The Obama administration should heed the calls of livestock producers and suspend the federal mandate that gasoline contain ethanol. Congress should then move to end the mandate permanently.
The mandate that gasoline include a specified minimum amount of ethanol began in 2006 and was aimed at reducing our nation's dependence on foreign oil and helping farmers — two worthy goals. But the ongoing drought has helped push corn prices to more than $8 a bushel, which is taking a toll on the livestock and poultry industries.
Not only are feed prices higher but so is the cost of fuel, as most ethanol is made from corn. These high costs are causing some ranchers to sell off livestock.
But the mandate didn't make much economic sense even before the drought.
It costs $1.78 in subsidies for each gallon of gasoline that corn-based ethanol replaces, according to a 2010 study by the Congressional Budget Office. For cellulosic ethanol, the subsidy is $3 per gallon of gasoline replaced.
This, and other ethanol mandates, contribute to higher food prices, as about 40 percent of corn is diverted to fuel production. Although ethanol supporters say this has minimal impact on food costs, Texas A&M University estimated that the diversion costs Americans about $40 billion in higher food prices over the past four years.
And producing ethanol isn't efficient. About as much or more energy is expended to plant, fertilize, harvest, transport and convert corn into ethanol as it replaces.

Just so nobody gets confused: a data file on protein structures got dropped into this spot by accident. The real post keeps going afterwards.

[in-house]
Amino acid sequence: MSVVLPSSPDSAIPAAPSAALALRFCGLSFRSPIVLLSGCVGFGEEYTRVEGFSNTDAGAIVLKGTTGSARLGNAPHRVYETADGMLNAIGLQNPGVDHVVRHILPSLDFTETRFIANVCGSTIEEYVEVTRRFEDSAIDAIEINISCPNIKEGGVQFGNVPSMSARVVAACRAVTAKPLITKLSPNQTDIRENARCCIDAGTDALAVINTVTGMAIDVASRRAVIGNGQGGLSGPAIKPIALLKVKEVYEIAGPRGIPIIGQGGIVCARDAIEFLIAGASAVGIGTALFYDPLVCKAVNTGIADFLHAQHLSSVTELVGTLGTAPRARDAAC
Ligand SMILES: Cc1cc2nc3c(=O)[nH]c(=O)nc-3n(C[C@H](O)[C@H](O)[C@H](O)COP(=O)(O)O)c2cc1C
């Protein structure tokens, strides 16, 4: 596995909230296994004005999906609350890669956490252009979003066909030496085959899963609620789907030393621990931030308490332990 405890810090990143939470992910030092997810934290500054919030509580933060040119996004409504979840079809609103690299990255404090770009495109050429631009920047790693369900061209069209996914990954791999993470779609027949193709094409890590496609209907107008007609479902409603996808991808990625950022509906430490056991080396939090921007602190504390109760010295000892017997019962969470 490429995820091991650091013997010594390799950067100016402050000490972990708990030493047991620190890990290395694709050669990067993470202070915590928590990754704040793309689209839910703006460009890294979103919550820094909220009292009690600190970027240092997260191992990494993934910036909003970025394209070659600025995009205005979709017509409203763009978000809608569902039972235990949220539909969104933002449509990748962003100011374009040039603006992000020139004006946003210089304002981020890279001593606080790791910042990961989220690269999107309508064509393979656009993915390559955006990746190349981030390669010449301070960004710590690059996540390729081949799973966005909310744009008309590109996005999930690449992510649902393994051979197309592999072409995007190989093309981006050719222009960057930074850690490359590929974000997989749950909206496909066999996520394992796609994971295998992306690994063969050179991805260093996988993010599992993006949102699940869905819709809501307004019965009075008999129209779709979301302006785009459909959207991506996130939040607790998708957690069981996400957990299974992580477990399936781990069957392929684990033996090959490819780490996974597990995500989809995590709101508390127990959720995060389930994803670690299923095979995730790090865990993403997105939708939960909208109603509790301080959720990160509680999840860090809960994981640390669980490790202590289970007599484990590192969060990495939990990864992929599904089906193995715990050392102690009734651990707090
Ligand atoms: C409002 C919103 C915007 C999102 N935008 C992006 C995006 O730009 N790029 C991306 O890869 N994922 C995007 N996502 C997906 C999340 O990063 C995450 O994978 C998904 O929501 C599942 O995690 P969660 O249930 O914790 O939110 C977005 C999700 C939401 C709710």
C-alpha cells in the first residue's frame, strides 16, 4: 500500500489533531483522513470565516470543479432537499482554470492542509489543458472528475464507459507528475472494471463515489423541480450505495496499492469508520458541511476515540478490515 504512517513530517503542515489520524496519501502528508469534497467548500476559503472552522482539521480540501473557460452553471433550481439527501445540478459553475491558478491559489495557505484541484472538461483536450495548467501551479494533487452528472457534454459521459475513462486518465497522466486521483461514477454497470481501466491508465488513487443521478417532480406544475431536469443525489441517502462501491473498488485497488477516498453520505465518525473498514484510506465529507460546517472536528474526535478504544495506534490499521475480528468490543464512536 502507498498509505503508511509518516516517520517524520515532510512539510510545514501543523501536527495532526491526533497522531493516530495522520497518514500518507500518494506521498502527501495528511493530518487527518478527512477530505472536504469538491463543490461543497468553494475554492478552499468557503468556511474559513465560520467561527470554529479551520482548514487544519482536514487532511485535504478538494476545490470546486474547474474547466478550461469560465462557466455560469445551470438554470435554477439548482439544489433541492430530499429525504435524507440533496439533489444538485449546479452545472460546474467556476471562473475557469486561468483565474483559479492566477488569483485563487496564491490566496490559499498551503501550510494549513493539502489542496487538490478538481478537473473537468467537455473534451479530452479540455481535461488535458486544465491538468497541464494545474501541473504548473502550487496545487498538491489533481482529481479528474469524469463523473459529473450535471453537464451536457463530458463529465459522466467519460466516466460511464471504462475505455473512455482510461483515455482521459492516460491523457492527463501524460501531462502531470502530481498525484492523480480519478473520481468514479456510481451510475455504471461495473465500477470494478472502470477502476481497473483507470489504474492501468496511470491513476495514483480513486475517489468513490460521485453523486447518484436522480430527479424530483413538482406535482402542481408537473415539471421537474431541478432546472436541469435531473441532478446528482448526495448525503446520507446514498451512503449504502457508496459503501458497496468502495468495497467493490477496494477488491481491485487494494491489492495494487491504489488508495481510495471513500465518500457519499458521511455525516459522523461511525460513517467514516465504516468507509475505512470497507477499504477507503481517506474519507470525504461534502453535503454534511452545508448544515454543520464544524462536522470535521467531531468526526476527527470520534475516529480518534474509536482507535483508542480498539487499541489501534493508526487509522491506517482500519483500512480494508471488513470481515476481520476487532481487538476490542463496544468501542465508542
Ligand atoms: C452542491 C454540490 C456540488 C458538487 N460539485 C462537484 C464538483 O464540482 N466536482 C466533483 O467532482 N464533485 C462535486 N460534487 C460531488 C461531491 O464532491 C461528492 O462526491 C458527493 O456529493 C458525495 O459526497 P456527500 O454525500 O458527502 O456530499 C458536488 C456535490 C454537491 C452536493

But eliminating ethanol mandates and subsidies has been politically difficult. Presidential candidates from both parties tend to promise to protect the subsidies while campaigning in Iowa. And many Republican lawmakers, who normally are against government interference, support ethanol because it is good for corn farmers in their home states.
Still, last year Congress let expire a credit of 45 cents per gallon that refiners got for blending ethanol, so the politics may be changing.
And the Environment Protection Agency announced recently that it had begun weighing requests from some state governors to suspend the ethanol mandate. It is seeking public comment and has until Nov. 13 to make a decision on the waivers.
Rep. Mike Pompeo, R-Wichita, raised a valid concern about temporarily ending the mandate. Pompeo, who opposes all energy subsidies, noted that energy markets are complex and that turning government mandates on and off could roil the markets and hurt market participants.
But it doesn't make sense to stay on this path, especially when it is harming livestock producers. A suspension of the blending mandate might finally give Congress the political courage to do what it should have done years ago: End the mandate.
Copyright Wichita Eagle. Reprinted with permission. Questions? Contact Opinion editor Elizabeth Conner.